Washington State University has no plans to remove formal recognition from that school's College Republicans club, despite a request from a handful of Democrats in the state legislature.
The club's former president, James Allsup, participated in a white supremacist rally in Charlottesville in August. In response, Democratic representatives argued WSU had "amplified" hateful beliefs by officially recognizing the College Republicans. Rep. Gerry Pollet, one of the lawmakers who signed the letter, said the university was financially supporting the College Republicans with public dollars by giving them access to meeting space, printing, and other resources. The Democrats asked the school to remove official recognition of and resources for the club.
In a recent response to those lawmakers, WSU President Kirk Schulz says it's true registered student groups like the College Republicans get access to school resources. But Allsup (who has since resigned) was not representing the club while in Charlottesville. "No state funds, student funds, or university resources were used to facilitate that student’s appearance [in Charlottesville]," Schulz writes. He expresses no interest in removing formal recognition for the group.
Read the full letter from the representatives here and the full response from Schulz after the jump.
Thank you for sharing your concerns about Washington State University’s campus culture and climate. As you mentioned in your letter, WSU is committed to providing an inclusive campus climate, and I appreciate the acknowledgement of our efforts in this area. Our commitment, however, has gone far beyond words and I would like to take a moment to highlight some specific actions we have already taken.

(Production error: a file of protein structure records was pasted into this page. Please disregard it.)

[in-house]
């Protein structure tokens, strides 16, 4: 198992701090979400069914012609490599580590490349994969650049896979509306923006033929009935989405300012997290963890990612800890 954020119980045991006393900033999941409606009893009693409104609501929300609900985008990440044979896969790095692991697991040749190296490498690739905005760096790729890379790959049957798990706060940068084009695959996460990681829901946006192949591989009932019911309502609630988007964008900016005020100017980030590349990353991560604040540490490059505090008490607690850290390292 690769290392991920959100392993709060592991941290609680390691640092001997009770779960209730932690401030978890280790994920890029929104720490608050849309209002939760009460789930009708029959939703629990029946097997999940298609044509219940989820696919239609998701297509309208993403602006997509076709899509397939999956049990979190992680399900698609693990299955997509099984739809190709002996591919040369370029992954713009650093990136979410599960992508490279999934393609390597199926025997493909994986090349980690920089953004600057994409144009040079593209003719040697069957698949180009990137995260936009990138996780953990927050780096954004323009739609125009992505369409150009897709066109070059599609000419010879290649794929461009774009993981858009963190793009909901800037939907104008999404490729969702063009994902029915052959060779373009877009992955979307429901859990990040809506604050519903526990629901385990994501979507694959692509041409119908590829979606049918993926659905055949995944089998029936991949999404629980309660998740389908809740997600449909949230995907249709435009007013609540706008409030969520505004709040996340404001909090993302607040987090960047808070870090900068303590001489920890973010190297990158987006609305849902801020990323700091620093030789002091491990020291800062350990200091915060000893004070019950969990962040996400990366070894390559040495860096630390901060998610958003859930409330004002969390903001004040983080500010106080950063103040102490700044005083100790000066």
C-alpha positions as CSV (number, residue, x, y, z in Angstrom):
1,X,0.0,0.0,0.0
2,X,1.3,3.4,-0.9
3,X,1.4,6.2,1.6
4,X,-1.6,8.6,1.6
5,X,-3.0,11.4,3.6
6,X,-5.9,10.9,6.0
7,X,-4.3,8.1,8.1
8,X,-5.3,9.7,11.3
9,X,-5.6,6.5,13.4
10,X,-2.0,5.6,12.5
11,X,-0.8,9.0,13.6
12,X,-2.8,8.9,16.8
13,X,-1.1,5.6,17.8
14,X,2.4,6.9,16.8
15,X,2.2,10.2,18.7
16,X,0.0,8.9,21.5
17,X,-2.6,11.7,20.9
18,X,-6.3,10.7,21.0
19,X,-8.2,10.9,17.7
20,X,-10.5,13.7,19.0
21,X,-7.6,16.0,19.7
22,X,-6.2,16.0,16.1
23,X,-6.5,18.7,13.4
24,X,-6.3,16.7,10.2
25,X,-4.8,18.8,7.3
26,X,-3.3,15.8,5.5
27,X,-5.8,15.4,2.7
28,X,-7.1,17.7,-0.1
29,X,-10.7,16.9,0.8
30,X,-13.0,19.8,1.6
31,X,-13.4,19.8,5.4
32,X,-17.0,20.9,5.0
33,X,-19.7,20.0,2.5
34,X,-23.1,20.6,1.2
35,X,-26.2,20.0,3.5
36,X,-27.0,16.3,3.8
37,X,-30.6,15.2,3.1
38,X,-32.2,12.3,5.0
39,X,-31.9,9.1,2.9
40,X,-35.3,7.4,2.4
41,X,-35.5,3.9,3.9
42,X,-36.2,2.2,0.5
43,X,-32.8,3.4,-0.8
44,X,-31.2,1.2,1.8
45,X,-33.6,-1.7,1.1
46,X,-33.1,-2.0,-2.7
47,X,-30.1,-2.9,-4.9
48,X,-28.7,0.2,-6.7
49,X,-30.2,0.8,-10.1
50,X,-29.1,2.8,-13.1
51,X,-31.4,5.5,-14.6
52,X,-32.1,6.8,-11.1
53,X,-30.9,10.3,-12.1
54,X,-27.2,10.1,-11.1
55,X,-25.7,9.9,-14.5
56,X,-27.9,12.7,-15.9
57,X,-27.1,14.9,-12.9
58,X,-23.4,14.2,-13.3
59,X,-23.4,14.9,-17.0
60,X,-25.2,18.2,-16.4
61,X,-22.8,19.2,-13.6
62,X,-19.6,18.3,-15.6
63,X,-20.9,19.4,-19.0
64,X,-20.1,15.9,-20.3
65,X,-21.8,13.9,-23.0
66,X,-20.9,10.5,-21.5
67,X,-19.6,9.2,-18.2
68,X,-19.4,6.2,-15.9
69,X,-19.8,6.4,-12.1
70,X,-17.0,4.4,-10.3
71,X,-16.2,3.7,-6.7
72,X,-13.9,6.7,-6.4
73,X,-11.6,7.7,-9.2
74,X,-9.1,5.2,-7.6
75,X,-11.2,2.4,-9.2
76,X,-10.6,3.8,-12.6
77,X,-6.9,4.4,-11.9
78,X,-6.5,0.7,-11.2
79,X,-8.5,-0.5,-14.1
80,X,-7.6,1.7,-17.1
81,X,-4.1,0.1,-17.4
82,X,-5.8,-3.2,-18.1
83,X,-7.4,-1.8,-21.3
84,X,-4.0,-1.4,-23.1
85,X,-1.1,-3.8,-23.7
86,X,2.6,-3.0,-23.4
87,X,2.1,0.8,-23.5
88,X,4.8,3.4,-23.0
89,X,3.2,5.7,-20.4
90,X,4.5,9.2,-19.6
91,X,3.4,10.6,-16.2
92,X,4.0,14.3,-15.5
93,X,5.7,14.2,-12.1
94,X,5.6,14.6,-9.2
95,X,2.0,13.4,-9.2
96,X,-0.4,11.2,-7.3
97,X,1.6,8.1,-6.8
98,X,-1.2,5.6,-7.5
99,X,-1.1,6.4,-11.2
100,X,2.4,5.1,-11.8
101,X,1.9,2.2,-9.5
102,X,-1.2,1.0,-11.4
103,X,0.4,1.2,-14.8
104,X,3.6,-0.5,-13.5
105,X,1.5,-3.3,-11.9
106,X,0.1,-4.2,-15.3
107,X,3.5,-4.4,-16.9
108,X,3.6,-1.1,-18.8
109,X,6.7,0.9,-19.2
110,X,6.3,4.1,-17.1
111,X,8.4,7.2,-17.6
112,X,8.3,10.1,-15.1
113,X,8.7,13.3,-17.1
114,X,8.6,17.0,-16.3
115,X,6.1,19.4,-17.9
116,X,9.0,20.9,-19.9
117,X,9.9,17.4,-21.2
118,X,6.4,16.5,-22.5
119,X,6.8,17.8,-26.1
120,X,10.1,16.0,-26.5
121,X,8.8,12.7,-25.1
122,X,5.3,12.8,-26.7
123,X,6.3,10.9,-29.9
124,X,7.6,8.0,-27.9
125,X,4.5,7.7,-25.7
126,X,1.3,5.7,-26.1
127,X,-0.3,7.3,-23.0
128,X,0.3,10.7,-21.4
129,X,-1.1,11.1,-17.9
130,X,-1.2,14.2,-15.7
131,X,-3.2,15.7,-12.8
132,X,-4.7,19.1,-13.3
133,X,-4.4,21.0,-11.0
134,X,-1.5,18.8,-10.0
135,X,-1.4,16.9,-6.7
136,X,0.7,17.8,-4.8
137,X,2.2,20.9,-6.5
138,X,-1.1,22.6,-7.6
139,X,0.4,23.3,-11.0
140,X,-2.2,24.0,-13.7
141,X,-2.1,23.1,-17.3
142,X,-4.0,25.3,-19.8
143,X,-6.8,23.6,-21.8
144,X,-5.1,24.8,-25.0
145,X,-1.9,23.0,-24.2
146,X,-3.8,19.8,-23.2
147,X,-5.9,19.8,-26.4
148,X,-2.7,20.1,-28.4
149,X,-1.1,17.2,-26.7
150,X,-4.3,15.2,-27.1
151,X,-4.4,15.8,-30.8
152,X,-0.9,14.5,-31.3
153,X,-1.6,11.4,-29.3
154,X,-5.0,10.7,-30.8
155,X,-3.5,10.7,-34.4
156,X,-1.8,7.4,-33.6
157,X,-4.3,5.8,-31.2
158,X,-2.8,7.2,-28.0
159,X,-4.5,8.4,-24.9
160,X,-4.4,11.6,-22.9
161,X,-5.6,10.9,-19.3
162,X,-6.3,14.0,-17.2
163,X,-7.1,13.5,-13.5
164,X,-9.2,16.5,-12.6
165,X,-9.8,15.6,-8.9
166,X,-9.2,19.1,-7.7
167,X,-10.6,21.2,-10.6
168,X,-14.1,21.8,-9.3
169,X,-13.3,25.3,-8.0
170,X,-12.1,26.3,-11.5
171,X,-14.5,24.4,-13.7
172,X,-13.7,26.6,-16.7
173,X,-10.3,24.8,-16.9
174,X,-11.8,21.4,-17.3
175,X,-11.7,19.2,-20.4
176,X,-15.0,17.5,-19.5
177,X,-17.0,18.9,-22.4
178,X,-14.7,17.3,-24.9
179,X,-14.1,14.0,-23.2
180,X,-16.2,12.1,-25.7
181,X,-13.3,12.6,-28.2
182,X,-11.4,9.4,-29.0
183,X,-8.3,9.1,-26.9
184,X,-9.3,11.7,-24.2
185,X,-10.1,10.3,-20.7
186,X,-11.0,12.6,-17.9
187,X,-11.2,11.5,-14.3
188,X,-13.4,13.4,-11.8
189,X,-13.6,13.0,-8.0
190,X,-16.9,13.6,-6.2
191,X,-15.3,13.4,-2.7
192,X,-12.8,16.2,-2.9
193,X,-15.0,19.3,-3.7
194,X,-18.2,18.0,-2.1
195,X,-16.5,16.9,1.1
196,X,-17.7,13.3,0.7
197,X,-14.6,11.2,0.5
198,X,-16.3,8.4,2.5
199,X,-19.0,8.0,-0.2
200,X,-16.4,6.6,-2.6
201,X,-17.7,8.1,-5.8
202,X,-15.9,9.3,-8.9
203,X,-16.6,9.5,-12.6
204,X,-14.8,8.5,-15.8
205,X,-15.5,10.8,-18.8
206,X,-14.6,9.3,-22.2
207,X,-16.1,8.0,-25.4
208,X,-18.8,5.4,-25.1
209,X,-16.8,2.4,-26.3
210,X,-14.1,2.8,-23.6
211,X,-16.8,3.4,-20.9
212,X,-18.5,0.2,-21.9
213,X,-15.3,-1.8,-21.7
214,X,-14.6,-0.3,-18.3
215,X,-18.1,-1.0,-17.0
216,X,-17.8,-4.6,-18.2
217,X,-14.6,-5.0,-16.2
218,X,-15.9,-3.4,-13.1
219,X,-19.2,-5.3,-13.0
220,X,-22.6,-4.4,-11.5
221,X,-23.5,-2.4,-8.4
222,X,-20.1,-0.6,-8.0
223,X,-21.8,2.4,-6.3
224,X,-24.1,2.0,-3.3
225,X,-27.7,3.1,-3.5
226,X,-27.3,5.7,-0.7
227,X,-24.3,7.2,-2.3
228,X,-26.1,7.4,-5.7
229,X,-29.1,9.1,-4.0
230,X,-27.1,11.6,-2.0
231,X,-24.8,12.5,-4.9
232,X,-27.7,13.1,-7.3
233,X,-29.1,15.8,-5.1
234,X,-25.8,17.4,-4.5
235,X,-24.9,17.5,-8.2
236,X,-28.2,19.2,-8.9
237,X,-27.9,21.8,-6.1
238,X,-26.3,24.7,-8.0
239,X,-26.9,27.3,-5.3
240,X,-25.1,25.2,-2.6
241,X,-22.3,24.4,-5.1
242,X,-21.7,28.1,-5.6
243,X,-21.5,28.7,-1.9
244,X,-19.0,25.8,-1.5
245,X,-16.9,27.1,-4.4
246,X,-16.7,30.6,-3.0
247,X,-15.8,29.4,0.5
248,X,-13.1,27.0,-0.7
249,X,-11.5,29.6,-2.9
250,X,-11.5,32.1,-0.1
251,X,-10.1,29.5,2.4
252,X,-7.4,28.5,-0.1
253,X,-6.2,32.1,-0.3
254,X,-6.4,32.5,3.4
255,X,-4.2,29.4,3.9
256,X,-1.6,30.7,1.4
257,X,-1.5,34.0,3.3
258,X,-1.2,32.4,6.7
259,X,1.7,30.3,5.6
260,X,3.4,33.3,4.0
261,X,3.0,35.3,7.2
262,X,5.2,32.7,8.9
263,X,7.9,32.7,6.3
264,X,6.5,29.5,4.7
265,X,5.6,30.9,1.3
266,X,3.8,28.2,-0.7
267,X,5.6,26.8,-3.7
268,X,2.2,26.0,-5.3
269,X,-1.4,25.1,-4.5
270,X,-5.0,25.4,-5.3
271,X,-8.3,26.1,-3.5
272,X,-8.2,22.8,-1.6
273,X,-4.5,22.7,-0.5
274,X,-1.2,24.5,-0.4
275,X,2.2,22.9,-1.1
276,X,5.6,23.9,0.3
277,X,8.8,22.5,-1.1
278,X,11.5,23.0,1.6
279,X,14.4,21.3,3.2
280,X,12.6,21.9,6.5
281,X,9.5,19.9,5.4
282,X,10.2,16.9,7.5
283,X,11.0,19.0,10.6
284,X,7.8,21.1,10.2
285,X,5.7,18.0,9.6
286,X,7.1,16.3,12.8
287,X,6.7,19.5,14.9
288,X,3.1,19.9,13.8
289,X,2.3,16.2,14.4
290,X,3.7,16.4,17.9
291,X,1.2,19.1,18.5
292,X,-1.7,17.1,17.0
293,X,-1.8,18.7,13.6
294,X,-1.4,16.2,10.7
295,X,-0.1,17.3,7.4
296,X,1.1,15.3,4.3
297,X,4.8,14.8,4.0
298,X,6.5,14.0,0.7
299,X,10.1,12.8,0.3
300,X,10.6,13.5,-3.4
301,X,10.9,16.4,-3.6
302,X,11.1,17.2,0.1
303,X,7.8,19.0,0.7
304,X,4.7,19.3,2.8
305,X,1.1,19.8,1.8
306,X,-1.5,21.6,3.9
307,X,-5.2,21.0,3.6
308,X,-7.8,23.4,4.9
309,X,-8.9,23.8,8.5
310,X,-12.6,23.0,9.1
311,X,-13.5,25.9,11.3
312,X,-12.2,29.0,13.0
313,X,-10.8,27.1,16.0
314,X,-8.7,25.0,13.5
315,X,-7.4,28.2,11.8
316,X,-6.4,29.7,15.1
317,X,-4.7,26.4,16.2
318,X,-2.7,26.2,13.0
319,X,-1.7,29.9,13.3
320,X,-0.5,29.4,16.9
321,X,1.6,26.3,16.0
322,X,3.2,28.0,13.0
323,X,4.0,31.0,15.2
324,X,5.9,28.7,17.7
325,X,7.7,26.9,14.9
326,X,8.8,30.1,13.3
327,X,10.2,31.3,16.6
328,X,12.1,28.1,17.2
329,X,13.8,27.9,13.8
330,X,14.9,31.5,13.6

The university spends over $5 million annually on student services, programs, and activities to create an inclusive campus culture and support our diverse students. As I have mentioned in numerous statements to our community over the past year, we have made progress but we must do more. Administrative accountability and transparent communication are two hallmarks of our commitment in this area. Increasing the number of diverse faculty, staff, and students is one of the eleven metrics we are using to measure our success in the “Drive to 25” initiative. Yesterday, we opened the new Elson S. Floyd Cultural Center, prominently and deliberately located at the main entrance of our campus, to signal our values related to achieving inclusive excellence and ensuring a welcoming environment for all. We are commissioning external reviews of our diverse student services programs to ensure we are providing contemporary and culturally relevant services they need to be successful. We have begun a national search for an Associate Vice President of Community, Equity, and Inclusive Excellence. We are seeking best practices from nationally known experts who will help us lay the framework for long-term institutional change. These action-oriented strategies were outlined in WSU’s Campus Culture and Climate initiative, which I announced in early May.
Most recently, several members of WSU’s executive team and I have been meeting with student leaders who identified specific gaps related to campus culture and climate. We have made significant progress on shared goals and identified specific timelines which will be announced shortly.